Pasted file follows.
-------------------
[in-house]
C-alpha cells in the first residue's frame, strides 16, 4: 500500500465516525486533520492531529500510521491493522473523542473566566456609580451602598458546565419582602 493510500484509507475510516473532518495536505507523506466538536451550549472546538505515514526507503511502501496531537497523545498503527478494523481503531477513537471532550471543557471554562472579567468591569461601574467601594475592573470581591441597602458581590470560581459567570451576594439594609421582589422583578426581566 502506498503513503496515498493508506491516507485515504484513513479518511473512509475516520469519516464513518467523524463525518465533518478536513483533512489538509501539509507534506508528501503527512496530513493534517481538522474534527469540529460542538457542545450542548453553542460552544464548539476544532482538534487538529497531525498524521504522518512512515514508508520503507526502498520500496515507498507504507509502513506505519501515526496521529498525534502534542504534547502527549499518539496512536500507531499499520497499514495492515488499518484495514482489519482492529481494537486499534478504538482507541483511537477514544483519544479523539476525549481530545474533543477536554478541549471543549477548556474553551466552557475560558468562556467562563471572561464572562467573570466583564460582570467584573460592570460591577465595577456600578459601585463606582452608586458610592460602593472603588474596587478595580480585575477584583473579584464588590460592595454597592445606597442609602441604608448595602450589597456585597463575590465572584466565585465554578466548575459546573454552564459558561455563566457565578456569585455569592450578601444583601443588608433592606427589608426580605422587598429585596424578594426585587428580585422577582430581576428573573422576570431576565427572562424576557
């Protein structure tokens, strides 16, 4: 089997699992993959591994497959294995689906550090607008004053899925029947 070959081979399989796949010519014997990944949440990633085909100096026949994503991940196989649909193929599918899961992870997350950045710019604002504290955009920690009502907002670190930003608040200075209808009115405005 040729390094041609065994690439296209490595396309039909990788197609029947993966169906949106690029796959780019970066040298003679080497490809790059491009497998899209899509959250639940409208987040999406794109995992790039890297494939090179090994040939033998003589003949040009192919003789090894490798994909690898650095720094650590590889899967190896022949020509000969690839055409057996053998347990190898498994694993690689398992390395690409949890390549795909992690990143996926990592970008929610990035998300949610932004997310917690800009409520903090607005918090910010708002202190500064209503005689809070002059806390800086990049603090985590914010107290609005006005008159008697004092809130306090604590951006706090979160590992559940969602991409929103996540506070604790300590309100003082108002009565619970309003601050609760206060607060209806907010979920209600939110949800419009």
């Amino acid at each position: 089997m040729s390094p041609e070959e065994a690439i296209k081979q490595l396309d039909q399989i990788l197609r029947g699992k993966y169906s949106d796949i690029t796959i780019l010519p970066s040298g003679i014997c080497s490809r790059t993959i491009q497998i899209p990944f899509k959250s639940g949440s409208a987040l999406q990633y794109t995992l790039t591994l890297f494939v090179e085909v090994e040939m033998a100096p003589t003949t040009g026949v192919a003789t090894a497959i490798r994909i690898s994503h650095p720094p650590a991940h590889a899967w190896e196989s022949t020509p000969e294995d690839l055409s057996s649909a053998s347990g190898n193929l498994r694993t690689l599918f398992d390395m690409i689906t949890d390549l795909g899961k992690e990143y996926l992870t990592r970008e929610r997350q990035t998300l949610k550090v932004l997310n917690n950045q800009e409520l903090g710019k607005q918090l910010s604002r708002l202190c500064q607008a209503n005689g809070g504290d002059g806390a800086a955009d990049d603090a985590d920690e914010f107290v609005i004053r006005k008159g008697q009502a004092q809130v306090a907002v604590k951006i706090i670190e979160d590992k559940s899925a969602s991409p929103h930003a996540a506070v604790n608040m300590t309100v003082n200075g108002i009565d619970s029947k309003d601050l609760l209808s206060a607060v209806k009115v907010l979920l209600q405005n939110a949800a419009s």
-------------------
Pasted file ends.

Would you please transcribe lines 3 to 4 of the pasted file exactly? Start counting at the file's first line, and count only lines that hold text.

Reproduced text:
């Protein structure tokens, strides 16, 4: 089997699992993959591994497959294995689906550090607008004053899925029947 070959081979399989796949010519014997990944949440990633085909100096026949994503991940196989649909193929599918899961992870997350950045710019604002504290955009920690009502907002670190930003608040200075209808009115405005 040729390094041609065994690439296209490595396309039909990788197609029947993966169906949106690029796959780019970066040298003679080497490809790059491009497998899209899509959250639940409208987040999406794109995992790039890297494939090179090994040939033998003589003949040009192919003789090894490798994909690898650095720094650590590889899967190896022949020509000969690839055409057996053998347990190898498994694993690689398992390395690409949890390549795909992690990143996926990592970008929610990035998300949610932004997310917690800009409520903090607005918090910010708002202190500064209503005689809070002059806390800086990049603090985590914010107290609005006005008159008697004092809130306090604590951006706090979160590992559940969602991409929103996540506070604790300590309100003082108002009565619970309003601050609760206060607060209806907010979920209600939110949800419009």
């Amino acid at each position: 089997m040729s390094p041609e070959e065994a690439i296209k081979q490595l396309d039909q399989i990788l197609r029947g699992k993966y169906s949106d796949i690029t796959i780019l010519p970066s040298g003679i014997c080497s490809r790059t993959i491009q497998i899209p990944f899509k959250s639940g949440s409208a987040l999406q990633y794109t995992l790039t591994l890297f494939v090179e085909v090994e040939m033998a100096p003589t003949t040009g026949v192919a003789t090894a497959i490798r994909i690898s994503h650095p720094p650590a991940h590889a899967w190896e196989s022949t020509p000969e294995d690839l055409s057996s649909a053998s347990g190898n193929l498994r694993t690689l599918f398992d390395m690409i689906t949890d390549l795909g899961k992690e990143y996926l992870t990592r970008e929610r997350q990035t998300l949610k550090v932004l997310n917690n950045q800009e409520l903090g710019k607005q918090l910010s604002r708002l202190c500064q607008a209503n005689g809070g504290d002059g806390a800086a955009d990049d603090a985590d920690e914010f107290v609005i004053r006005k008159g008697q009502a004092q809130v306090a907002v604590k951006i706090i670190e979160d590992k559940s899925a969602s991409p929103h930003a996540a506070v604790n608040m300590t309100v003082n200075g108002i009565d619970s029947k309003d601050l609760l209808s206060a607060v209806k009115v907010l979920l209600q405005n939110a949800a419009s």